Keren Abecassis

In a previous post, I told you about my own career path and promised to tell you more about customer-facing careers in the scientific industry.

Ben Jefferry

Jobs most science graduates have never thought of doing or have misconceptions about

Here is a list of typical careers outside of academic research that people go to after a science degree, PhD or postdoc:

When I was a scientific recruiter, I realised that most science graduates or PhDs had never heard of many of the roles I was recruiting for. Or, if they had heard of them, many of them had never considered doing them before.

I’m referring to the commercial/customer-facing roles in the scientific industry.

And this is a shame, because for the right people, these can be very rewarding alternative careers, particularly if you wanted to step out of the lab but still use your science background. I should know – this is the path I chose for myself. So in this post I’ll tell you a bit more about these careers.

Let’s be honest, not everyone has the people skills for customer-facing roles. But if you do, and you don’t want to stay in the lab, there are a variety of careers worth exploring. Also, getting into your first customer-facing role can give you access to other ones in the future.

Technical Sales

This is the career most graduates have misconceptions about. The picture of the annoying door-to-door or call-centre salesperson is in everybody’s mind.

However, if you go into technical sales with a scientific background, you will be selling to scientists using your technical knowledge. The more technical the offering, the less it will feel like you are trying to ‘flog stuff’. You will be having conversations with potential customers about their needs and offer the right solution accordingly.


What is it?

Sales of scientific products (chemicals, consumables, equipment, instruments and/or services) to scientists in the lab. Can include any combination of these activities: finding new customers, keeping in touch with existing customers, discussing products on offer (sometimes including demonstrating them), negotiating and closing a deal. Can be office-based (inside sales) or field-based (sales representative).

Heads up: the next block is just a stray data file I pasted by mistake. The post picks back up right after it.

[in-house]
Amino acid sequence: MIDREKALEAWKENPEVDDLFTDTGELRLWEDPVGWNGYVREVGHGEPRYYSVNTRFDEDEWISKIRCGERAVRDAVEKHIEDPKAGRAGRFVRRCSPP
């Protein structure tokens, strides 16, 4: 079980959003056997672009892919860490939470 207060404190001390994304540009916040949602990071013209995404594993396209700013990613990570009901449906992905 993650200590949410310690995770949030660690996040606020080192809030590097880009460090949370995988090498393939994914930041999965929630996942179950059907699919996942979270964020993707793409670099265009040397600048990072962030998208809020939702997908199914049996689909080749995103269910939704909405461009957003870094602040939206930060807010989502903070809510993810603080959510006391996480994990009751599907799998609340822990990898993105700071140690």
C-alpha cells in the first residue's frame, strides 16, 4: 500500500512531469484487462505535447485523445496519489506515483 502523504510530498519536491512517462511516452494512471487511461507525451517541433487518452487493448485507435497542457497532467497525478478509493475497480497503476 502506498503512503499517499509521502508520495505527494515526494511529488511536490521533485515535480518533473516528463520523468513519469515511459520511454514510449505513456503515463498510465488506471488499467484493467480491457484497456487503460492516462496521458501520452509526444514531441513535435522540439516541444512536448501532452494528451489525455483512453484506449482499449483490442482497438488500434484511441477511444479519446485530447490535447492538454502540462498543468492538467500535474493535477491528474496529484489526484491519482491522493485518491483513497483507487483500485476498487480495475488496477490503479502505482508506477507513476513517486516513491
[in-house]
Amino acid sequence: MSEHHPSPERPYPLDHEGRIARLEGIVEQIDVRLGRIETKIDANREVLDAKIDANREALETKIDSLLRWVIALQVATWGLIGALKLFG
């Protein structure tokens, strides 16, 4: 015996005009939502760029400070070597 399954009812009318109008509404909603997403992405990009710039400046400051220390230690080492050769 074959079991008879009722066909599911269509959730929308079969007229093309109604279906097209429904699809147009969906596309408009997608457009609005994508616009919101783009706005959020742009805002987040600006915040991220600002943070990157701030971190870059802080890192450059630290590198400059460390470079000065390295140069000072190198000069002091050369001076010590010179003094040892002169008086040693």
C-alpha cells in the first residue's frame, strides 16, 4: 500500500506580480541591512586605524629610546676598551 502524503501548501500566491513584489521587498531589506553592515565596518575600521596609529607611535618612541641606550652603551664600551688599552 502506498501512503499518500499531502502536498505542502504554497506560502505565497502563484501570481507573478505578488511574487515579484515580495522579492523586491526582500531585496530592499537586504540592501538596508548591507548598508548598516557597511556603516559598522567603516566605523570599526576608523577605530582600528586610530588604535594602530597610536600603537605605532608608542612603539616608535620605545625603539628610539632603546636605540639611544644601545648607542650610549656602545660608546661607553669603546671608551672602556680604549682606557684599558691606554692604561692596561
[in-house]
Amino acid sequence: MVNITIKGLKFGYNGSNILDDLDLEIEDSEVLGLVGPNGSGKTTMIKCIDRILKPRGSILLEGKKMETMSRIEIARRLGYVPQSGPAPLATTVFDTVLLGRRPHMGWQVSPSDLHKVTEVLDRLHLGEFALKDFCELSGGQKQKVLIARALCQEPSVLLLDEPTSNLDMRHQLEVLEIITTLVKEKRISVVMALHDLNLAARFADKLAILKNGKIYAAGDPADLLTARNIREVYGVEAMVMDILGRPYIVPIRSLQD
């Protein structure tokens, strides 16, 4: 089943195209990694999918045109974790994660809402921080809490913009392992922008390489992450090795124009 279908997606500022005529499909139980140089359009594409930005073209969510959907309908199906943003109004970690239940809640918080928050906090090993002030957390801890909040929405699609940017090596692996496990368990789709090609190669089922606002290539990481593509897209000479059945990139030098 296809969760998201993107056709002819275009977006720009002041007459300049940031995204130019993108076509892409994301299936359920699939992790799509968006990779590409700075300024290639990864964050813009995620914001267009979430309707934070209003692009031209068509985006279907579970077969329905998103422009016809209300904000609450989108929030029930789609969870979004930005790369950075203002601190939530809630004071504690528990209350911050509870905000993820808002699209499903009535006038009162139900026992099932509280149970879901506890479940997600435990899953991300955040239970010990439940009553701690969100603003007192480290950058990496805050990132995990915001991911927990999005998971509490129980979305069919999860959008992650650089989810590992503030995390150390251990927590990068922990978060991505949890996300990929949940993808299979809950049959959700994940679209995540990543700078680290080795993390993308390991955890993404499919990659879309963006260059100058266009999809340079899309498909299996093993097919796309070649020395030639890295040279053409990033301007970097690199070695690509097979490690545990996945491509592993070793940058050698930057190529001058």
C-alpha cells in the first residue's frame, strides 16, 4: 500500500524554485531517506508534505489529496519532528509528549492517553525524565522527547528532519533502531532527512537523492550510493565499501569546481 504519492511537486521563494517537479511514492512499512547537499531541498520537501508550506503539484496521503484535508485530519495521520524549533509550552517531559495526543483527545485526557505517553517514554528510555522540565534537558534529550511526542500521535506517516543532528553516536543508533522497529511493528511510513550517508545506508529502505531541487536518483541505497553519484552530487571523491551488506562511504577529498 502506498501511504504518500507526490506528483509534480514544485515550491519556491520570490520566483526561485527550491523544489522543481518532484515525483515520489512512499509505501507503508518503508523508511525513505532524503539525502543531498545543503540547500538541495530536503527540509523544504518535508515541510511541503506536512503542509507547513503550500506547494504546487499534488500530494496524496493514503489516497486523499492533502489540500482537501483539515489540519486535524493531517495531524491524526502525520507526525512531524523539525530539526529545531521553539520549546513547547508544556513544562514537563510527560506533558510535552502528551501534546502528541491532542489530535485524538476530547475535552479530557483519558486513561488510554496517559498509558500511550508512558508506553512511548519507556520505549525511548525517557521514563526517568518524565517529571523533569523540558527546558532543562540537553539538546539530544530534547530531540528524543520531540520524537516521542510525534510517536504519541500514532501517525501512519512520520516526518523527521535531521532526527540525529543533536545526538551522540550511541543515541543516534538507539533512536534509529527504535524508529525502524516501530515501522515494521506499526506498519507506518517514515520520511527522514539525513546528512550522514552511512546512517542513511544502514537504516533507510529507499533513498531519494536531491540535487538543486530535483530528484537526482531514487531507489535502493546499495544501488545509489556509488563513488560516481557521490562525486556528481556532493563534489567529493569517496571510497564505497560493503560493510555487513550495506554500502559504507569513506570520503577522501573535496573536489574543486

In the UK, most sales careers will start in an office-based role and evolve into a field-based role after anywhere between 6 and 24 months. You first sales role can be mainly focused on prospecting for new customers and rely heavily on cold-calling. This might not be the most glamourous job but it can be an extremely efficient sales training apprenticeship – you learn how to handle rejection and be resilient.

If you have a softer touch but would really love to sell, account management roles are certainly more appropriate. This time you are selling to existing customers, making sure they are happy with your company’s products and that they keep buying, as well as selling them products they are not currently buying from you. Account management at a junior level is a bit rarer than prospecting roles though.

Another aspect that separates sales from other customer-facing roles is that you will usually be paid a basic salary plus a commission on top. This makes sales very attractive for money-motivated and target-driven people as the better you do in your role, the more money you will earn.

Business development is a very generic term that can describe a variety of activities aiming at growing a company’s business. For some companies, a business development position will be a sales role focused on new business (as opposed to account management). For others, there are no direct sales involved but a mix of activities (e.g. networking, market strategy) to identify potential areas for business growth.

For you if:

You are target-driven, confident and convincing, self-motivated, resilient and money-motivated. You are at ease communicating with people at all levels (from a bench scientist to the head of a department).

Not for you if:

You don’t handle rejection well, you want stable earnings and are not comfortable with a commission-based salary. You are looking for a hands-on role.

Radleys ExhibitionsMarketing